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by Dr Anthony E. Smart
The founder and father of the Buddhist religion, Buddha was said to have been an Avatar of the great god Vishnu. Gautama Siddartha, who became the Buddha, urged his followers to isolate themselves from worldly life. In order to attain Nirvana, the highest possible and most desirable state in the religion, adherents of Buddha were required to completely extinguish their ego, free themselves from aversion and desire.

Before he was incarnated as Gautama Siddartha, the Buddha resided in heaven, and told his followers that he had been Indra thirty-six times, and many hundred times ruler of the world. As the time approached for his birth, earthquakes and miracles occurred on the Earth. In Kapilavastu, on the Indo-Nepalese border, his earthly mother, Queen Maya, experienced a vision in which she beheld the Buddha come down into her womb as a white elephant. This was interpreted as the birth of a world savior, and when the time came for Maya to give birth, she went to a grove, where the child was born, emerging from her right side without causing her the slightest pain. The child was almost instantly endowed with the power of speech, and every time he took a step there appeared on the ground before him a lotus. Instantaneously was born his wife, Yasodhara Devi, his horse Kantaka, his charioteer Chandaka, Ananda, his chief disciple, and the Bo Tree, under which he received Enlightenment.

Maya, however, died seven days after the Buddha was born, and he, having attained supreme knowledge, ascended to the Trayastrimsa Heaven and preached there to his mother for three months. His father, King Suddhodana, did his best to insulate the young Siddartha from the outside world (for fear that the youth would become a great sage, rather than a great ruler, should he become mindful of the injustices of the world). However, Siddartha encountered a corpse being carried to the cremation ground and, seeing the evil things of the world come to life before his eyes, he abandoned throne, family and offspring, and became a wanderer, a hermit, seeking enlightenment. This did not come until six years later, however, when Siddartha paused for rest under a Bo Tree. There he received Enlightenment, and became the Buddha.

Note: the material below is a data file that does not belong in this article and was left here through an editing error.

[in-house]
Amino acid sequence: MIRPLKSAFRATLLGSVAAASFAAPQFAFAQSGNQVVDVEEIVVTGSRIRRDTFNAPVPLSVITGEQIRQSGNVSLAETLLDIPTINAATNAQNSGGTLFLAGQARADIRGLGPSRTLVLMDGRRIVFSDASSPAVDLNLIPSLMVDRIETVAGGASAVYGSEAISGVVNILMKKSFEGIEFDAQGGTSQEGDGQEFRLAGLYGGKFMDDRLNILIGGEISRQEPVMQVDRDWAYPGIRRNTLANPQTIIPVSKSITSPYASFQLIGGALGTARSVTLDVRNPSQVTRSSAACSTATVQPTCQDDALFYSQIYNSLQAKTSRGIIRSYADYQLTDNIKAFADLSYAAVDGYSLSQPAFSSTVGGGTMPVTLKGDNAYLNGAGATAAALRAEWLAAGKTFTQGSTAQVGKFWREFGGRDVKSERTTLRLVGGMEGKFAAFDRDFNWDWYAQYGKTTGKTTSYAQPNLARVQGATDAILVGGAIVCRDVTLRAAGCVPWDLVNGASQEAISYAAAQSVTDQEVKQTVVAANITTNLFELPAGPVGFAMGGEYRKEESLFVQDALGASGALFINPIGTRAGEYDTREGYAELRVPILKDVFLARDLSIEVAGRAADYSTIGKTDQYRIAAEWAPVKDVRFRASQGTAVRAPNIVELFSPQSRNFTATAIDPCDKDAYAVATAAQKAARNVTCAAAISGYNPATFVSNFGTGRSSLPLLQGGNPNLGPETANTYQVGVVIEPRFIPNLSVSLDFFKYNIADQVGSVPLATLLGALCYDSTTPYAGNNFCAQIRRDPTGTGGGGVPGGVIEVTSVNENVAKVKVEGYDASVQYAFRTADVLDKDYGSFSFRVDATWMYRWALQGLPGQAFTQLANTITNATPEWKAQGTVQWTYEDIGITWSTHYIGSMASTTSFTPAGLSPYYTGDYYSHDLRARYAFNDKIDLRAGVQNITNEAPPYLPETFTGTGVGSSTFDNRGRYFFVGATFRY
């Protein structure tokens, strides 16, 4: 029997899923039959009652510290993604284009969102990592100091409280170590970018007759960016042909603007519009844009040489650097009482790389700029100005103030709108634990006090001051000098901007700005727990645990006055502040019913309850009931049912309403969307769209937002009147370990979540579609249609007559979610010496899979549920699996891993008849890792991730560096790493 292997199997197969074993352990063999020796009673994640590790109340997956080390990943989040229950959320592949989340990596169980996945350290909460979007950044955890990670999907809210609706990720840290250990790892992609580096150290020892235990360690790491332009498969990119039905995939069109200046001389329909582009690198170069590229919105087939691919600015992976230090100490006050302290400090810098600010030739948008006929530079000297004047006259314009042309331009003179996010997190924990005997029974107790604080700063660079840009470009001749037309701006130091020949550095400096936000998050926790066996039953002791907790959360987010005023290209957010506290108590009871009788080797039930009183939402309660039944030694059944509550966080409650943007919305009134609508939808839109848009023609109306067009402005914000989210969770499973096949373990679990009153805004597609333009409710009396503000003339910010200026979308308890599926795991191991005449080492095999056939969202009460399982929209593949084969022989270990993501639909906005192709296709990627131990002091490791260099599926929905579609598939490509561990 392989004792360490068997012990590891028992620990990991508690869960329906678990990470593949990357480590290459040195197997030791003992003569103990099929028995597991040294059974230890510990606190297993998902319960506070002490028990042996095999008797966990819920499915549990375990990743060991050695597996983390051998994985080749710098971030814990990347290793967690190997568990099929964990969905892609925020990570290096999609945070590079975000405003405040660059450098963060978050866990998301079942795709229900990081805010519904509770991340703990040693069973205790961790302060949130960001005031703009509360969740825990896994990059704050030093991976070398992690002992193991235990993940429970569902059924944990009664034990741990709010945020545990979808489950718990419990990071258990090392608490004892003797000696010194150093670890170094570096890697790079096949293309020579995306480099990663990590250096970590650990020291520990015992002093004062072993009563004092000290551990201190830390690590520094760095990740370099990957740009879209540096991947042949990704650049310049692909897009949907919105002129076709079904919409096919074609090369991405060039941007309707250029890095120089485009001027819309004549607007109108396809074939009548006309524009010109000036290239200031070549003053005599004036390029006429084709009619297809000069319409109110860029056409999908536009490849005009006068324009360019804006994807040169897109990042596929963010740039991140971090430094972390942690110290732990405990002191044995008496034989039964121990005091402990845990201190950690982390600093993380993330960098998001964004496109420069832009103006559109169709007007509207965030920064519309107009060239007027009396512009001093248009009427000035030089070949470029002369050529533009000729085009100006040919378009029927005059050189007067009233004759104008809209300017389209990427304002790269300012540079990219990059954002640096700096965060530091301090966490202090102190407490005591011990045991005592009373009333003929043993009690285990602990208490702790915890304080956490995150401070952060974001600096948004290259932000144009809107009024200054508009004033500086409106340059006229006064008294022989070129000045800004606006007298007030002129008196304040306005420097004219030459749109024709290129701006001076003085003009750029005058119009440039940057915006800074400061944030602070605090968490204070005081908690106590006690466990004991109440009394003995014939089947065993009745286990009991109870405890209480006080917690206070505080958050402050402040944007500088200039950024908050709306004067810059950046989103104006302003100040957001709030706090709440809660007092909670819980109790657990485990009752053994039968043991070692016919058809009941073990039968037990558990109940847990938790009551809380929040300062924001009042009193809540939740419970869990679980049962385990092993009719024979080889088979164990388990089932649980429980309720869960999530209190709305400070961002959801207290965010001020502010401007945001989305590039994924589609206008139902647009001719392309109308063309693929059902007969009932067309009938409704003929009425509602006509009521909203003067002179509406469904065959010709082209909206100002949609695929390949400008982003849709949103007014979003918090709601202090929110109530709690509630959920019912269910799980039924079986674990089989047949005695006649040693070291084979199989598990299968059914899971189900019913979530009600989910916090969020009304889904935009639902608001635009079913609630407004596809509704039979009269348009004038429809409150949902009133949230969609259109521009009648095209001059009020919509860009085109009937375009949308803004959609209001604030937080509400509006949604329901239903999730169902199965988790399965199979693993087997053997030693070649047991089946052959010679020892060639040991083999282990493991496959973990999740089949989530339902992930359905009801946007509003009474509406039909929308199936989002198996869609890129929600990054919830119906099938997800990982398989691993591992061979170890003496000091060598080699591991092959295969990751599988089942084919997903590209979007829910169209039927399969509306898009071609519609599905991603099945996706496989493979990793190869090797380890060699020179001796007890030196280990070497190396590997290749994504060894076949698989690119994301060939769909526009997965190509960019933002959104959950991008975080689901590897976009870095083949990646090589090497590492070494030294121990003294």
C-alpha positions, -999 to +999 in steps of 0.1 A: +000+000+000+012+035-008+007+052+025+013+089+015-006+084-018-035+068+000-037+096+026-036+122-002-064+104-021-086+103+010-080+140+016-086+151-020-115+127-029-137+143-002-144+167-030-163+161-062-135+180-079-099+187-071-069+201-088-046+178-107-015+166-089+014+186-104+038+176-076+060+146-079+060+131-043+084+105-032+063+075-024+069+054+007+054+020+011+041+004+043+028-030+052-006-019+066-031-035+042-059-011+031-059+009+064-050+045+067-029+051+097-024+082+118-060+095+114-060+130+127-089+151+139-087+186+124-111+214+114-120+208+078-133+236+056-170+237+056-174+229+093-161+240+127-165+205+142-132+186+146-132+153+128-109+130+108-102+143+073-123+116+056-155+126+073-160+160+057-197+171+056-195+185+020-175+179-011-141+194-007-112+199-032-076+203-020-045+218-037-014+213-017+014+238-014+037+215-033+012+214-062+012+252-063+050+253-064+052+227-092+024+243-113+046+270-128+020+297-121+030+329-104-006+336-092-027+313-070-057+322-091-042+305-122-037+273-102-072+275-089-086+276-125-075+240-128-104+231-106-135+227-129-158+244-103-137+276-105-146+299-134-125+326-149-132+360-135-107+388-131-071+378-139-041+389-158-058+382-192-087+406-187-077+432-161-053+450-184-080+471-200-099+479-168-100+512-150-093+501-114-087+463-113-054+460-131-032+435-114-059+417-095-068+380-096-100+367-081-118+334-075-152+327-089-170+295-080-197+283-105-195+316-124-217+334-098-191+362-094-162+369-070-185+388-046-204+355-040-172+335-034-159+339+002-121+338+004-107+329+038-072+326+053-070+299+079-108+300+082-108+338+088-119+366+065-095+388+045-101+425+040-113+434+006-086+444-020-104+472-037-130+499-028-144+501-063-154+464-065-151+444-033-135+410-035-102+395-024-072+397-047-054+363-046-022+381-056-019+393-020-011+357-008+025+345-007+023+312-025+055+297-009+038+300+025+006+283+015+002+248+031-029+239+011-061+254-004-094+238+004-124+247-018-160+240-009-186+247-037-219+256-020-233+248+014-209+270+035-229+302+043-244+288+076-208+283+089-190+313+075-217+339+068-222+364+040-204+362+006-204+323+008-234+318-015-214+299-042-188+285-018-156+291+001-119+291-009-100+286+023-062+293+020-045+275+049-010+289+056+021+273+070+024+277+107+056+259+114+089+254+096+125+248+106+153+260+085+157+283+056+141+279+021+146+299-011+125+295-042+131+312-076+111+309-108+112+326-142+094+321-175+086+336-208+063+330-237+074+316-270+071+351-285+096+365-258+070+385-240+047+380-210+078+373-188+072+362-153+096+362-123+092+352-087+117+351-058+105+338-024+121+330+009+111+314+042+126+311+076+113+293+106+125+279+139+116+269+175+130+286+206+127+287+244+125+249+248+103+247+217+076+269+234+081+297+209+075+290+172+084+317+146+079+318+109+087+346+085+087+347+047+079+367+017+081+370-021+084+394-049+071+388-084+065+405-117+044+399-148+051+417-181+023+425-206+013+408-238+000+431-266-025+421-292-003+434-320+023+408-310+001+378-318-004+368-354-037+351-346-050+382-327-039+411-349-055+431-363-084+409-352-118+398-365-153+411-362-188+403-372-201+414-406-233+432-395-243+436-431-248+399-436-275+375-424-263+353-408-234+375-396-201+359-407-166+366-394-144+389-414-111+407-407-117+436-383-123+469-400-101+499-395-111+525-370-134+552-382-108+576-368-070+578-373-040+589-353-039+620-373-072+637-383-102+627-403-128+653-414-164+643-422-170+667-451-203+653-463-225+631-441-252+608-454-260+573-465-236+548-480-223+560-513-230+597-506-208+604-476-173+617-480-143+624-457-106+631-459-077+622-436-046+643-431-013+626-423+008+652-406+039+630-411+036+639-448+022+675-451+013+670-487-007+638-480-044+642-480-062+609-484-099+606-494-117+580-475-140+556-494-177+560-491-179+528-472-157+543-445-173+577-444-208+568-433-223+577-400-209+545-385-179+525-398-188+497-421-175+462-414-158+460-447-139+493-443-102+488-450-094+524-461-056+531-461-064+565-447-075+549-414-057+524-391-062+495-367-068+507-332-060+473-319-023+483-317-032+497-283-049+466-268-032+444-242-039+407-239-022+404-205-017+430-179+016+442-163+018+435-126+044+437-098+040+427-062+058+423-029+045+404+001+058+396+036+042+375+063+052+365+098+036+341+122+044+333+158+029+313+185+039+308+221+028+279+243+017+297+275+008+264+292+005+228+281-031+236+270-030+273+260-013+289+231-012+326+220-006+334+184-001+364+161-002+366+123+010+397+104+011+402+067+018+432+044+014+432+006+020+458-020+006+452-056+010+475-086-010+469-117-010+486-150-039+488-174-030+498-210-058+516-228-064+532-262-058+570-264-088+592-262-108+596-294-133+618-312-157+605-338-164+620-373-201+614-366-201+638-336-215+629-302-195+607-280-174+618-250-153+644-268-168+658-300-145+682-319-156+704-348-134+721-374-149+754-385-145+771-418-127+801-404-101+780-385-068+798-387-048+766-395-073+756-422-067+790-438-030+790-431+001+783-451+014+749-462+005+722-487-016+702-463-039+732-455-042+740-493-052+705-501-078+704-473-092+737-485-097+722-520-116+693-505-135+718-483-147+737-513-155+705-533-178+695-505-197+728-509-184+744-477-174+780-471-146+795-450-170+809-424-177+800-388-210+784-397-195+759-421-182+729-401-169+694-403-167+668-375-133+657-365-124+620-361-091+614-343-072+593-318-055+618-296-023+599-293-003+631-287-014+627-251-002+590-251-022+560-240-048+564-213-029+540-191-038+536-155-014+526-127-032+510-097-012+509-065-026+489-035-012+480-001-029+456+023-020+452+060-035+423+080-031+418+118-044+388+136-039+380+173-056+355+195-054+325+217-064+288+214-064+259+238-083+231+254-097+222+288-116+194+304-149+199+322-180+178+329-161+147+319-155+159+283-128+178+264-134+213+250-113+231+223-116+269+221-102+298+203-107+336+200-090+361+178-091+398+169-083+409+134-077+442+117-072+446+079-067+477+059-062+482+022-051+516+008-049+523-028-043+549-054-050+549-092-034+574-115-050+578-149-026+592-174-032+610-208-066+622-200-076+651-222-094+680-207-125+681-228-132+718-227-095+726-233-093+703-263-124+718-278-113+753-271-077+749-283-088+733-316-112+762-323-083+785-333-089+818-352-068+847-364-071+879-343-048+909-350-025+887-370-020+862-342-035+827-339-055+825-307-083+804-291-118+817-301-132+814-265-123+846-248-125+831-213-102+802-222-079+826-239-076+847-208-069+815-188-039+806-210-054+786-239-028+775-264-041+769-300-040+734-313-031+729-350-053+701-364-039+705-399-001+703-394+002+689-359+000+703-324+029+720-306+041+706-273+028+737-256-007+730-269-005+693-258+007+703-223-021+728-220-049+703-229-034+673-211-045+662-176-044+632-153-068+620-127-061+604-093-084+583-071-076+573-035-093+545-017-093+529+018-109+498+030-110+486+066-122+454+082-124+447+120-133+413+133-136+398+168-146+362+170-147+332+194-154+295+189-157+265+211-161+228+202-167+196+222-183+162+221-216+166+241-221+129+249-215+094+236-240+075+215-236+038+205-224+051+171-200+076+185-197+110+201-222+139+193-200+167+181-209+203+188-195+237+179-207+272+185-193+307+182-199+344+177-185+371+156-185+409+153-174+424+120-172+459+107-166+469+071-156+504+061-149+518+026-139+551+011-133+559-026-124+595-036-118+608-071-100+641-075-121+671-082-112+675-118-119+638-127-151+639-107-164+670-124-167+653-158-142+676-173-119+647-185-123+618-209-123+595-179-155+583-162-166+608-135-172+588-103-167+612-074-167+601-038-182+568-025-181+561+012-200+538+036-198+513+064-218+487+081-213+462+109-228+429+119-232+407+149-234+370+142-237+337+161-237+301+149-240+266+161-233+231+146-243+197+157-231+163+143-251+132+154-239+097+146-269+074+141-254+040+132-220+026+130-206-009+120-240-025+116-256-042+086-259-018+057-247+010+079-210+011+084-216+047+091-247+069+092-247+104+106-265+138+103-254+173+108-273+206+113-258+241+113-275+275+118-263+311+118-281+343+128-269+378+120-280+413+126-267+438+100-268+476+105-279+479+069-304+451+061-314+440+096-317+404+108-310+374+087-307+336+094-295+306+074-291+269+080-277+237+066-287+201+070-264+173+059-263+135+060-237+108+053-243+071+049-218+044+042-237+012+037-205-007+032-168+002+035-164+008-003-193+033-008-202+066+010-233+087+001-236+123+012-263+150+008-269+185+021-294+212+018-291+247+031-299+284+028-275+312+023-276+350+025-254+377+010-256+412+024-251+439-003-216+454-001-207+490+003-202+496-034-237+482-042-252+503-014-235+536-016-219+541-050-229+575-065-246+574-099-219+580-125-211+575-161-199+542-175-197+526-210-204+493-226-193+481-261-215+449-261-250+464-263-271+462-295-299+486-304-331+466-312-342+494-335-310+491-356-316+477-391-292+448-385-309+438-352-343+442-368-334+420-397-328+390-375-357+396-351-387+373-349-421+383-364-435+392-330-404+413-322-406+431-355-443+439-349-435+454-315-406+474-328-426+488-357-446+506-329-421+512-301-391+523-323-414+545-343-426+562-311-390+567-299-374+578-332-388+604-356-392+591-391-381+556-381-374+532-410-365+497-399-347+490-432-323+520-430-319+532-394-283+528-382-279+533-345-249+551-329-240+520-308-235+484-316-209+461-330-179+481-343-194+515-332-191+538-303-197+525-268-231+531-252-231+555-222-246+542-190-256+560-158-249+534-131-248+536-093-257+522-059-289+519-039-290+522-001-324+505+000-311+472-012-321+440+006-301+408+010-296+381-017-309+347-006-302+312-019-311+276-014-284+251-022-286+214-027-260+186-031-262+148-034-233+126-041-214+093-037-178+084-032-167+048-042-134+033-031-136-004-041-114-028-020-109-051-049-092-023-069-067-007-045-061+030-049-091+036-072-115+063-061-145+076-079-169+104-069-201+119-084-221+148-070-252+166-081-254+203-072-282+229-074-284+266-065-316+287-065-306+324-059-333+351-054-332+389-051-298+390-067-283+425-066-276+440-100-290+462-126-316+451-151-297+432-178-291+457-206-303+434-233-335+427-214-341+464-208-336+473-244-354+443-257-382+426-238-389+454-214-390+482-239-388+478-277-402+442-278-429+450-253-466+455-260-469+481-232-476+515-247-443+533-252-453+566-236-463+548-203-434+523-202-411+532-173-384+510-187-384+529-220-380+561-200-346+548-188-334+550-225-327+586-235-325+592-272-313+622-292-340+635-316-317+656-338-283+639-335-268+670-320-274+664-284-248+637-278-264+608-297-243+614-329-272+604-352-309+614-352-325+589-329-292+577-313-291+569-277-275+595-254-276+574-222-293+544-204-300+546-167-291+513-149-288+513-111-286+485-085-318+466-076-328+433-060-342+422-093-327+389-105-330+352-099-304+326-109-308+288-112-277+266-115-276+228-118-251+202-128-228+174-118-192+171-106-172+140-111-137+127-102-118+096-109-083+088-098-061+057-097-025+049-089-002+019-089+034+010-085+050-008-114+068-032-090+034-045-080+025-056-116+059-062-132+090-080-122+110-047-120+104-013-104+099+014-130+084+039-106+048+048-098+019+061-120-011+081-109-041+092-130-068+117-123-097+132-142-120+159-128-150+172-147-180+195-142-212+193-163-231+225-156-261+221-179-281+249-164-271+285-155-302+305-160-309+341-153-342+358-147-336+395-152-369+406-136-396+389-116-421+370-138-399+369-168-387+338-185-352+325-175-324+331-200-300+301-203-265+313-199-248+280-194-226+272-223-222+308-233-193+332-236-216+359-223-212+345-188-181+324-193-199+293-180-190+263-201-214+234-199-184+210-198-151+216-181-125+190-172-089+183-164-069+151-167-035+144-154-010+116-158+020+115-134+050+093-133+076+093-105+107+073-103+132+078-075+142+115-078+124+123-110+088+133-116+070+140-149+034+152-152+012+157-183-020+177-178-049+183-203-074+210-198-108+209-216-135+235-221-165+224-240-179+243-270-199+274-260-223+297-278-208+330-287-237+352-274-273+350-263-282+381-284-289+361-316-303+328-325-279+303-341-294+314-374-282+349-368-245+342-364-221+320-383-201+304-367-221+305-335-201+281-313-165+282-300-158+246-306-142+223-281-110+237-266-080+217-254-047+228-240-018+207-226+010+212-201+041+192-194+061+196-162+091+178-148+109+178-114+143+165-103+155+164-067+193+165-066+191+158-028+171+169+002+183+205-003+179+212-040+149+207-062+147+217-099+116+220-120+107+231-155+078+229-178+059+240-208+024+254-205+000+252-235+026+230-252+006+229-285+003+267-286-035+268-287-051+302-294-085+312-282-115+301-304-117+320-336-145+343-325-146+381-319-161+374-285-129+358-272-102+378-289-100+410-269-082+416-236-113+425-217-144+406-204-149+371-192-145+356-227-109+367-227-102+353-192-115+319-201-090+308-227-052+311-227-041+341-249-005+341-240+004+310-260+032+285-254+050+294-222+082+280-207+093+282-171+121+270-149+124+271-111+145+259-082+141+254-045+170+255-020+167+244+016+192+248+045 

Neither the attack of the demon Mara, nor the attraction of his daughters, nor the rush of an army of hideous devils could sway Buddha from his meditations, and when Mara used his final weapon, a fiery discus, and flung it at the monk's head, it turned into a canopy of flowers. For five weeks Buddha remained under the tree, while all his previous lives were revealed to him, and then the mighty tempest occurred, but Muchalinda, king of the Nagas, protected the monk by wrapping his serpentine body around the youth.

Having attained Enlightenment, the Buddha was now faced with a choice: he could either enter Nirvana, or forsake this, and instead travel the world preaching the law. Mara urged the former course, but the Buddha chose the latter, on the advice of Brahma.

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